It’s a compelling story in its harsh treatment of its subjects, or perhaps it’s better to describe it as harsh in the way that its subjects treat themselves. Death would have been easy to find. Survival was hard and brutal, a desperate struggle every single day for one mouthful of food and precious few hours of sleep. The conditions they existed under were designed to eliminate as many Jews as possible, and succeeded all too well. Even after the Germans knew that the war was lost, they were still doing their utmost to march as many as possible until they died.
But this set of multiple first-person accounts of what barely constituted life under the thumb of the Nazi SS – seemingly even more deadly when not in an actual concentration camp – spares no one in its telling, not the Nazis, not the Christians who were so willing to see the Jews carted away so they could claim their homes and possessions, and not the survivors who saw and felt themselves as barely human when the Nazis were finally gone.
I’m not saying liberated, because that doesn’t seem to be the right word. Long after the war, but particularly in its immediate aftermath, the brothers make it clear that they carried their oppressors and their experiences with them into rehabilitation camps and forever after.
This is a book that compels the reader to stay with it, even as you want to turn your eyes away. Or perhaps especially because of that. It’s worse than war in all its horror, it’s bigger than man’s inhumanity to man, and it needs to be read because this is a story that needs to be remembered.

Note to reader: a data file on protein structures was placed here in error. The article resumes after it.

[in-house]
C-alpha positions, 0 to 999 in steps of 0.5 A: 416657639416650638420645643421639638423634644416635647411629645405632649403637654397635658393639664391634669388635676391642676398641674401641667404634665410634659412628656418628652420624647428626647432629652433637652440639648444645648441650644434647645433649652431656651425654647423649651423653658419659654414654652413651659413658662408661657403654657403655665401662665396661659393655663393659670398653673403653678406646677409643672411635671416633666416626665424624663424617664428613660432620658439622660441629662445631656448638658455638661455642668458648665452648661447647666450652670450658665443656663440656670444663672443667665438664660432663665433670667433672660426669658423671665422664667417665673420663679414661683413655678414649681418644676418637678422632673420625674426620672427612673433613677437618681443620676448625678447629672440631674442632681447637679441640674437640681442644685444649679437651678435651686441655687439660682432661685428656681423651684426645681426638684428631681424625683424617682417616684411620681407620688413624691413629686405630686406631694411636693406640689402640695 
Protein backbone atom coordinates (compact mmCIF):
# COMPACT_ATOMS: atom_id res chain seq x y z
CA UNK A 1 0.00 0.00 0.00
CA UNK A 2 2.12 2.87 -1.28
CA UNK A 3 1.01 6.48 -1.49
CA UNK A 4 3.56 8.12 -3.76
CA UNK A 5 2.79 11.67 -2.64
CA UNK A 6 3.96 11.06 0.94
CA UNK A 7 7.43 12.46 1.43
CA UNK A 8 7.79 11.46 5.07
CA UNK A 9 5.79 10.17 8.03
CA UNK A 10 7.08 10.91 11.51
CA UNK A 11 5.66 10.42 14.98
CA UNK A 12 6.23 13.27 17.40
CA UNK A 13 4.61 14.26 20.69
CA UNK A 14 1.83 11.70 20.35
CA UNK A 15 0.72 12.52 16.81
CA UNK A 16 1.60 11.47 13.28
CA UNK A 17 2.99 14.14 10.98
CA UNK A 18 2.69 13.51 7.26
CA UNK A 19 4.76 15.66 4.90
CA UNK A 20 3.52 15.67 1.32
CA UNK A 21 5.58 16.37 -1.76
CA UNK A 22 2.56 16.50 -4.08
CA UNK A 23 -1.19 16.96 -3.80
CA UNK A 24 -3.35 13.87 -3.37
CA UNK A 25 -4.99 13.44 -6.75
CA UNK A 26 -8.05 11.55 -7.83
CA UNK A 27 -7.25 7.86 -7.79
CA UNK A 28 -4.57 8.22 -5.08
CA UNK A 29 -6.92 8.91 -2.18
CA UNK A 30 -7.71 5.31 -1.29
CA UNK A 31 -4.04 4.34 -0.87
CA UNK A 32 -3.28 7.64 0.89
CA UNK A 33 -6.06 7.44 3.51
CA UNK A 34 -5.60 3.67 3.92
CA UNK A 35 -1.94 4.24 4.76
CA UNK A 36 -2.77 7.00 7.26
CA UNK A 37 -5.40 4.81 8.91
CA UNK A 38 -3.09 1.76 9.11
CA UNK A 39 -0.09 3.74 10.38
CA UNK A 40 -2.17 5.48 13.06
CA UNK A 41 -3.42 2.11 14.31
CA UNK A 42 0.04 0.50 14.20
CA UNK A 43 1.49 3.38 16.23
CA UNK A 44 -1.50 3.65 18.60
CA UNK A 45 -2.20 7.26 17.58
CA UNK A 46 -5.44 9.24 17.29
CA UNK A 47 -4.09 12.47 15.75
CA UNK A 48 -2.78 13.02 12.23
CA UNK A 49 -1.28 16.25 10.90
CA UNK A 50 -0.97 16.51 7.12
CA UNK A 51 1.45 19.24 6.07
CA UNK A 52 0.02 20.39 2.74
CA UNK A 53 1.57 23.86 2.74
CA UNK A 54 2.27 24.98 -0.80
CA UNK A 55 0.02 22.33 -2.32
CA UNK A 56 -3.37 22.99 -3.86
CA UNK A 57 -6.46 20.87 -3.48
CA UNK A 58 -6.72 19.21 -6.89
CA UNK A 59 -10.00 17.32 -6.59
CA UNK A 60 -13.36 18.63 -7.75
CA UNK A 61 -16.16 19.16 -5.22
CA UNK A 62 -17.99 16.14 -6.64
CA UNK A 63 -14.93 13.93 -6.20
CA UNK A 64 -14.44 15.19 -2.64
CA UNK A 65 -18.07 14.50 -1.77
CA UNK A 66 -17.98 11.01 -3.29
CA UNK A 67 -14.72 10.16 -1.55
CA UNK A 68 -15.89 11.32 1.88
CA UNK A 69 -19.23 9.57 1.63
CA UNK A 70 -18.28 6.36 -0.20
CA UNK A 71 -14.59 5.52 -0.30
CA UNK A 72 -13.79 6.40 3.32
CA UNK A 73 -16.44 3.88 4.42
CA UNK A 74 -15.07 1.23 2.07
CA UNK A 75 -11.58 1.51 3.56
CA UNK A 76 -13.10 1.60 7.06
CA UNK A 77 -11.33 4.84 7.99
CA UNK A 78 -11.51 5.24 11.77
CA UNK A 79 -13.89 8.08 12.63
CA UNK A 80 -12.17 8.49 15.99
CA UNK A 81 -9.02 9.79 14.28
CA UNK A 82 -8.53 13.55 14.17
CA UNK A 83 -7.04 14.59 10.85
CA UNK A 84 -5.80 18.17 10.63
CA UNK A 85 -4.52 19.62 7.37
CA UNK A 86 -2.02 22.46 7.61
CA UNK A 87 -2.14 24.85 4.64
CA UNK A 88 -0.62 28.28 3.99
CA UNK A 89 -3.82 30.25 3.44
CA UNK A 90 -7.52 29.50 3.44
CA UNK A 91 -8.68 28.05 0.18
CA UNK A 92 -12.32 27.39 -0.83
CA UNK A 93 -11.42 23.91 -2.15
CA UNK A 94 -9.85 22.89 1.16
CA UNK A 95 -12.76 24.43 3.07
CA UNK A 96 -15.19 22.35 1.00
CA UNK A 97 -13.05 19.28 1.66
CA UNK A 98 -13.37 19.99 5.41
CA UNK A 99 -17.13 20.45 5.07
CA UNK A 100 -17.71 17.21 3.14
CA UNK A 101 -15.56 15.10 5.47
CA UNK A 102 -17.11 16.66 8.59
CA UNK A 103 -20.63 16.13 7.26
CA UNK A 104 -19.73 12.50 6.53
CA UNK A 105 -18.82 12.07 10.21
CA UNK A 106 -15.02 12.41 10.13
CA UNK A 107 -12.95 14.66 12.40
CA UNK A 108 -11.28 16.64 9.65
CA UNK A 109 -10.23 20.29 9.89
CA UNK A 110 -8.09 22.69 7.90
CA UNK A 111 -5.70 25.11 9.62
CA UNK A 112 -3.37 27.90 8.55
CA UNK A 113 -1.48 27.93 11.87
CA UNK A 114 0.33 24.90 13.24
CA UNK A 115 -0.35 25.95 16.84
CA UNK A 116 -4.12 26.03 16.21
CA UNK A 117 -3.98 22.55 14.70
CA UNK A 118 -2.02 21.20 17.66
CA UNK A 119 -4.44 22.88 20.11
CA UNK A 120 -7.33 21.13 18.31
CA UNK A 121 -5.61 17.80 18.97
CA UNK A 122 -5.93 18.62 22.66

Escape Rating A: This book felt personal to me in ways even beyond my expectations. The area that Dov and Yitzhak are taken from is the area my own grandmother came from. The man they meet briefly in their first camp, the one who is a landowner, could have been my great-grandfather, who was the same, although as far as is known, he didn’t even make it to one of the concentration camps.
So this story feels true for me because it matches what little history I have from my own family. Most of my relatives were already in the U.S. when the Nazis came, and only one who was not survived the camps. He didn’t talk about it and neither did his wife, my great aunt, who was also a survivor. So that Yitzhak and Dov don’t want to talk about it also rang true.
This is obviously a book that got me in the feels. It reads as raw, and brutal, and honest about not just the hardship they faced – and that’s not nearly a strong enough word – but also the desperate acts they committed themselves in order to just live one more day. Nothing is left to the imagination and it’s a story of horror after horror.
And yet, they survived. They left Europe, went to Israel and became part of the foundation of a country whose odds were desperately stacked against it, but survived anyway. And there’s hope in that. The hope that we can make the cry of “Never Again” stick. If we commit ourselves to remember. Read this book, remember, and weep.